By Mark Dwortzan
For 15 years, Professor Thomas Bifano (ME, MSE) has developed deformable mirrors that are widely used to compensate for optical aberrations in telescopes and microscopes. His “adaptive optics” technique leverages micro-electro-mechanical systems (MEMS) technology—electrostatic actuators and flexible layers of silicon—to shape the mirrors precisely and thus bring images of everything from retinal cells to planets into sharper focus.
On April 9, Bifano traced the evolution of his trailblazing work on deformable mirrors at Boston University and Boston Micromachines Corporation (where he’s the founder and CTO) in the 2013 College of Engineering Distinguished Scholar Lecture, “Shaping Light with Deformable Mirrors.” Speaking from the podium of the Colloquium Room at the Boston University Photonics Center that he directs, he addressed students, faculty and researchers from throughout the BU academic community and beyond.
Bifano described a deformable mirror (DM) as an integrated system of two main parts—an array of electrostatic actuators and a compliant mirror that is connected by posts to the actuator array.
“The whole idea is that if you apply a voltage to [the electrostatic actuator], it pulls down on the posts, and that deforms the mirror,” he explained. “And voila, you have a deformable mirror.”
Bifano observed that in comparison to other DMs, these MEMS-driven mirrors are smaller in size, weight and power; easily scalable to large arrays; faster, more predictable and reliable; and much less expensive.
Developing these mirrors at both BU and Boston Micromachines has allowed him to aim his academic research at technology translation, resulting in state-of-the-art telescopes, retinal imaging systems and microscopes. During the lecture he highlighted three recent developments:
- When deployed in Chile in October on the eight-meter-diameter Gemini telescope, a next-generation adaptive optics instrument called the Gemini Planet Imager will rely on a 4000-actuator DM from Boston Micromachines to directly detect light from extrasolar planets. These observations will be the most sensitive ever made, and will allow scientists to determine if those planets possess the chemical building blocks of life.
- A prototype scanning laser ophthalmoscope from Boston Micromachines uses deformable mirrors to compensate for optical aberrations of the eye, yielding unprecedented cell-scale, in vivo images of the retina to track disease progression and evaluate the effectiveness of clinical treatments. Joslin Diabetes Center is using the instrument in clinical trials aimed at improving treatments for diabetic retinopathy, a progressive retinal disease common to people with long-term diabetes.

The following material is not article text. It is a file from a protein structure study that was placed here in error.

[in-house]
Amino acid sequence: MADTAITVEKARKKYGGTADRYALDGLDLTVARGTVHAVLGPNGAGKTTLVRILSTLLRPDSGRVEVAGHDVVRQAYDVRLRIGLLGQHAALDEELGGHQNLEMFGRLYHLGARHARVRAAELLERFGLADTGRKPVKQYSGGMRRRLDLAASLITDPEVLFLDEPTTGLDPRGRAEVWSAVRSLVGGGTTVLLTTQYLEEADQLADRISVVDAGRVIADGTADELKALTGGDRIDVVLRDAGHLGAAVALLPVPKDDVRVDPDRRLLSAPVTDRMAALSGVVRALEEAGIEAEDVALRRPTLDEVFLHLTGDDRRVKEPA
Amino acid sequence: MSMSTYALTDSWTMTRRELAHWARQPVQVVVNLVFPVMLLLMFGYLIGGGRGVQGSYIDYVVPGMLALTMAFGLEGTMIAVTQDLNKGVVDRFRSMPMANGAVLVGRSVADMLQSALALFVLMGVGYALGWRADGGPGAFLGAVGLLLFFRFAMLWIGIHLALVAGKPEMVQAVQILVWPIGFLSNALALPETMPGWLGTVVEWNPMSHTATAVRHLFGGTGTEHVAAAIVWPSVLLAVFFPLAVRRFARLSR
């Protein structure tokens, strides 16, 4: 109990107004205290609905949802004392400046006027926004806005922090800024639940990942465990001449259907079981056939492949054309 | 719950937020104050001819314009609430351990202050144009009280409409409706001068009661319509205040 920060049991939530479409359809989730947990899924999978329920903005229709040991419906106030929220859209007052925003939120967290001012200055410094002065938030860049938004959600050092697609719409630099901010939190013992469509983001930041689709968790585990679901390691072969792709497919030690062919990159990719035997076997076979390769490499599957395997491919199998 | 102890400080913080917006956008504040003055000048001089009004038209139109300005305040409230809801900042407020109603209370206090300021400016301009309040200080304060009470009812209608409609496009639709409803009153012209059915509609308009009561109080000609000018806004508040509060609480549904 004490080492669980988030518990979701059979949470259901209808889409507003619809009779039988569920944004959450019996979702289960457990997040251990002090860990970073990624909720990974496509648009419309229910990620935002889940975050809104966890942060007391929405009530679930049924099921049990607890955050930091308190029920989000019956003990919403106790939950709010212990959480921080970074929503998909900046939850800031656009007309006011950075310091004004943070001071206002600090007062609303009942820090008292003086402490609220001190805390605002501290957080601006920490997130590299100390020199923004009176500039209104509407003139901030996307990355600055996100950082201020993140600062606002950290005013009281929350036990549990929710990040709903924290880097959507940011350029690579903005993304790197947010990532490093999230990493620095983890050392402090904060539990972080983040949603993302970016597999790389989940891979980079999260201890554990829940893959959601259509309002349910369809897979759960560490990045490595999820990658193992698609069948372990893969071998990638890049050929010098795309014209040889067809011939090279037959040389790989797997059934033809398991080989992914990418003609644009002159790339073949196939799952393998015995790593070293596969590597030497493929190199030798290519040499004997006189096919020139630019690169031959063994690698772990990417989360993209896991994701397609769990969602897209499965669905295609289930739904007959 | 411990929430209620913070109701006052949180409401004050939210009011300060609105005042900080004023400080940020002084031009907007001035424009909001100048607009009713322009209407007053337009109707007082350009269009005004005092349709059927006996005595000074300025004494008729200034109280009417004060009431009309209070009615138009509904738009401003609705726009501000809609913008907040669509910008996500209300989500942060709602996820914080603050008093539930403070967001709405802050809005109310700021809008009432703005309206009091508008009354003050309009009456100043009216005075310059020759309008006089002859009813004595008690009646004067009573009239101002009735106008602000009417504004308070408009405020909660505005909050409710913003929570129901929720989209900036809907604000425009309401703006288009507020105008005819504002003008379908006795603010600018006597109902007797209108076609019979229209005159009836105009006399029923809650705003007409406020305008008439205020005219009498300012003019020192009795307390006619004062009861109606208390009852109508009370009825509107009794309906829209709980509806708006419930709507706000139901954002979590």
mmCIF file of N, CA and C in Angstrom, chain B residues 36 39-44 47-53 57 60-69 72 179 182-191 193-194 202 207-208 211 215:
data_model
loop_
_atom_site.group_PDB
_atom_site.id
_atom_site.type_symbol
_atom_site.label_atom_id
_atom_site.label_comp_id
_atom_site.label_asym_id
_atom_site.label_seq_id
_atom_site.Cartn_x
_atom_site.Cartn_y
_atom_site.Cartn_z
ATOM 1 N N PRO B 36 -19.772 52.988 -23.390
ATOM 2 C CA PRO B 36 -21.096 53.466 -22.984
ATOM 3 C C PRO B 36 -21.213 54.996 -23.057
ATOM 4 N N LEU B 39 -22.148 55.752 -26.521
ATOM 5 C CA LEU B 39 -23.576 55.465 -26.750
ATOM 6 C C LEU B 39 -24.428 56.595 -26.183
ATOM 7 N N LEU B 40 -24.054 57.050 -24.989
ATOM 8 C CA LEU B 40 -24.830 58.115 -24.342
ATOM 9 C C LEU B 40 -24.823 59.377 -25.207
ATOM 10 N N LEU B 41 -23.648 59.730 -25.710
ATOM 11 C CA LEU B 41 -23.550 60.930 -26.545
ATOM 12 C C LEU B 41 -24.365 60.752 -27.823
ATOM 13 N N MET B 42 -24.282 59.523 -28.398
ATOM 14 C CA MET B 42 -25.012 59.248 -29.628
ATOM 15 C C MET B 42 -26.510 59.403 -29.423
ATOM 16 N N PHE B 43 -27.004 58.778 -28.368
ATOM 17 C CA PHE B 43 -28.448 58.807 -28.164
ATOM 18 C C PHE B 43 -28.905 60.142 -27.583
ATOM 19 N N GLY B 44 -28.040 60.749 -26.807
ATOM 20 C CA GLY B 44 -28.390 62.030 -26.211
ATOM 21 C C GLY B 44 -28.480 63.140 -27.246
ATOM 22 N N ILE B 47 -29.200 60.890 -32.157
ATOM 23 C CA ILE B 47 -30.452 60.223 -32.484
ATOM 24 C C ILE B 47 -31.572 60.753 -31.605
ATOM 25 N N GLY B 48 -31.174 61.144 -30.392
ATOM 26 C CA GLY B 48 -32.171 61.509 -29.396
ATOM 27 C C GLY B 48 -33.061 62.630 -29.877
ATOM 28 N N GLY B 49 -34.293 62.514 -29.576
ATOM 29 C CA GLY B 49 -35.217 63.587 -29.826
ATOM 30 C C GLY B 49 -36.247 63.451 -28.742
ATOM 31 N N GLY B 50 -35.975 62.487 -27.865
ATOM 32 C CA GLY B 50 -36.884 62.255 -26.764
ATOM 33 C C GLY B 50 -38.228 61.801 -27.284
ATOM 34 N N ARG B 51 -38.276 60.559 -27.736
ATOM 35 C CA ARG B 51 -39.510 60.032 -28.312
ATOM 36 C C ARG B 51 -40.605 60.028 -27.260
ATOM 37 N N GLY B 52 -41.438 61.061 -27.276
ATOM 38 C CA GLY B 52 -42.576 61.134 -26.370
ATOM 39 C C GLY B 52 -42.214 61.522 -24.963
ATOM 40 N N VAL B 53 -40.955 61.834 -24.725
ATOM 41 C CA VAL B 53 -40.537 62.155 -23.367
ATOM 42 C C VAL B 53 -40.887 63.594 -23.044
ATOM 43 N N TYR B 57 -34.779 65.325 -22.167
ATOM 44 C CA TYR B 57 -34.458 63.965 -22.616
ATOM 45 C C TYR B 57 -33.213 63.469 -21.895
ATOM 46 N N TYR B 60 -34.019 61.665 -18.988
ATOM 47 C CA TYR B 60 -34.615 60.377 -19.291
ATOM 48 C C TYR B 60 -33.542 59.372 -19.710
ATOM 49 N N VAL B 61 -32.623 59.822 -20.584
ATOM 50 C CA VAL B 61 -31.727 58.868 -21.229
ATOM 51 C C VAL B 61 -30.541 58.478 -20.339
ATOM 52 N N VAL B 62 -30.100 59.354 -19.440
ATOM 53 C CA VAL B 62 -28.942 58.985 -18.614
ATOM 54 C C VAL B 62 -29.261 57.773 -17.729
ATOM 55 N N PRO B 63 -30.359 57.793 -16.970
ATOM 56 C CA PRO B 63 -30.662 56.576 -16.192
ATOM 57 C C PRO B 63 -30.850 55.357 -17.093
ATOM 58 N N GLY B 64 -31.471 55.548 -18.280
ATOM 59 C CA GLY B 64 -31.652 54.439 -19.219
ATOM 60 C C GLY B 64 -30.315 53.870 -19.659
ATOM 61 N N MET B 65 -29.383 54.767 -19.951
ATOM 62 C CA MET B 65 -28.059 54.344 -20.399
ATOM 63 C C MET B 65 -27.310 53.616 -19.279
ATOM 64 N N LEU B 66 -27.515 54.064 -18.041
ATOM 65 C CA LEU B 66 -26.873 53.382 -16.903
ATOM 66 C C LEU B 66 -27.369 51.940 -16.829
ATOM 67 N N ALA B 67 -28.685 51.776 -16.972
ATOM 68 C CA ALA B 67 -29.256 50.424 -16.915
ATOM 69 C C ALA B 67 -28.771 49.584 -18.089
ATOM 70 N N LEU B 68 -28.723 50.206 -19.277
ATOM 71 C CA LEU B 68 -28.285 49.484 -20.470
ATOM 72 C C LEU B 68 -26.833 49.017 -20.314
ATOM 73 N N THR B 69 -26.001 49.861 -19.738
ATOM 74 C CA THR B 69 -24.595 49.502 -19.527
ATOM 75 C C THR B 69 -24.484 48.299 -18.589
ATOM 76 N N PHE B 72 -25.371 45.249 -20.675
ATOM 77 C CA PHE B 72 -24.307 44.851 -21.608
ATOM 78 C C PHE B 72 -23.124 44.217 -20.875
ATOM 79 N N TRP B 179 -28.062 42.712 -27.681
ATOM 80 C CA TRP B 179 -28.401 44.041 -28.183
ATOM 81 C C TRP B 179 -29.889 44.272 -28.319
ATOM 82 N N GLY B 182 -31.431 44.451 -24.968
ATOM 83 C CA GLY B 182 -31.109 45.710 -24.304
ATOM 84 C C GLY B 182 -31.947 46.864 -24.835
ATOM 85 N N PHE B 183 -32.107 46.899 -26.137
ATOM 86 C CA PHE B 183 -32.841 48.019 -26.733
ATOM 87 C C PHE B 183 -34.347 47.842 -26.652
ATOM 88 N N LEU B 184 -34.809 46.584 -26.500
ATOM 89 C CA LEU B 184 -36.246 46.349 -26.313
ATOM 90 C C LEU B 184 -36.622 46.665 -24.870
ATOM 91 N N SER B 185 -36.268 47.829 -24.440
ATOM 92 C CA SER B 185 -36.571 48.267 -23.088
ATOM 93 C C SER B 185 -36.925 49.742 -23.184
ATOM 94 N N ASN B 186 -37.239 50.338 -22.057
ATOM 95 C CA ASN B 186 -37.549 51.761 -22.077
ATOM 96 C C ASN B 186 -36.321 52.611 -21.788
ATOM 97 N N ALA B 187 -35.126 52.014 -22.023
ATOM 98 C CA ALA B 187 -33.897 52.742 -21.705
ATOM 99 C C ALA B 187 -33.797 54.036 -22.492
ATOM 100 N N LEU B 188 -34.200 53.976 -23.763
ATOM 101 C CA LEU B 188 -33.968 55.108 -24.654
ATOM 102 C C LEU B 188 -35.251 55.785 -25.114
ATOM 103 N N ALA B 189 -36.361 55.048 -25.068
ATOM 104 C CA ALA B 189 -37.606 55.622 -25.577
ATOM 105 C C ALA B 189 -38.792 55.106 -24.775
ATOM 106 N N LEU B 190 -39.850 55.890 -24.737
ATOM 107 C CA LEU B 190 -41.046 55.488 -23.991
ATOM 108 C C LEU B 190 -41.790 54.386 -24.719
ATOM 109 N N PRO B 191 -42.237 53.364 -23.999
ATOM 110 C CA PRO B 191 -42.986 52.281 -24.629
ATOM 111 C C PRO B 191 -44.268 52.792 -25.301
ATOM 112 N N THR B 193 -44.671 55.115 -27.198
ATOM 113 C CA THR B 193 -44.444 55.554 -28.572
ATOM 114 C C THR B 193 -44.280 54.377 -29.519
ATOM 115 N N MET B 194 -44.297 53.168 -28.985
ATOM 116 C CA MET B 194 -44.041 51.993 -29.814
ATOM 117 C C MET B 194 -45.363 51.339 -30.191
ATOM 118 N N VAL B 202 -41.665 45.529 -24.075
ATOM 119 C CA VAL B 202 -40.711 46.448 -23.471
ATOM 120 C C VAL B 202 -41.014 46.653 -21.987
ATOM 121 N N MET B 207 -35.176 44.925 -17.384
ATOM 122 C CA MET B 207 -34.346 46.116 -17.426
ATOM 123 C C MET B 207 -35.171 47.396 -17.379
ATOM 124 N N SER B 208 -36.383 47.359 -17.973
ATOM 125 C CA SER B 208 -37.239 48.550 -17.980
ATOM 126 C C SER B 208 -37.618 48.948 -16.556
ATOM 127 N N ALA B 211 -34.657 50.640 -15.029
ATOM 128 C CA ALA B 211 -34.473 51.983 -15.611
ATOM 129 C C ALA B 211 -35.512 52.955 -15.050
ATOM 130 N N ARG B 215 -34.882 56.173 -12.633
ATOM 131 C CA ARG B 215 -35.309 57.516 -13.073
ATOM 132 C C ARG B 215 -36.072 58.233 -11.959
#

- Bifano is collaborating with Professor Jerome Mertz (BME) to develop DM-based microscopes that can obtain sharp images of biological structures through media that strongly scatter light, such as the brain and other organs with nearly opaque tissue.
A Quarter Century of Achievement
Bifano has served as a BU professor of mechanical engineering for 25 years, chair of the Manufacturing Engineering Department from 1999 to 2006, and chair of the University Research Council from 2008 to 2011. As director of the Photonics Center since 2006, he has led programs for education, research and development of advanced photonic device prototypes for commercial and military applications.
“As the second director of the Photonics Center, his impact has been absolutely transformational,” said Dean Kenneth R. Lutchen in introductory remarks. “It’s Tom’s leadership and vision that made the center such an enjoyable and enabling research and educational amplifier not only for engineering, but also for chemistry, physics, astronomy, and medicine. The center is now one of the most powerful magnets for excellent faculty and graduate students; it’s nothing short of the pride and joy of faculty and administrators throughout Boston University.”
A member of the U.S. Army Science Board, Bifano has served as conference technical session chair for five professional societies; member of the Board of Directors of the American Society for Precision Engineering; and associate editor of International Journal of Manufacturing Science and Production and Society of Manufacturing Engineers Journal of Manufacturing Processes. Since receiving a PhD in mechanical engineering from North Carolina State University, he has authored or co-authored more than 120 peer-reviewed journal articles and conference publications.
Bifano’s ability to transition fundamental research into useful and widely used technologies is reflected in his six patents, three R&D 100 Awards and the 2009 Bepi Colombo Prize for his work in “micro-deformable mirrors for astronomical telescopes.”
Initiated in 2008, the annual Distinguished Scholar Lecture Series honors a senior faculty member engaged in outstanding, high-impact research at the College of Engineering. The previous four recipients are Professors H. Steven Colburn (BME), Theodore Moustakas (ECE), Irving Bigio (BME), John Baillieul (ME) and Malvin Teich (ECE).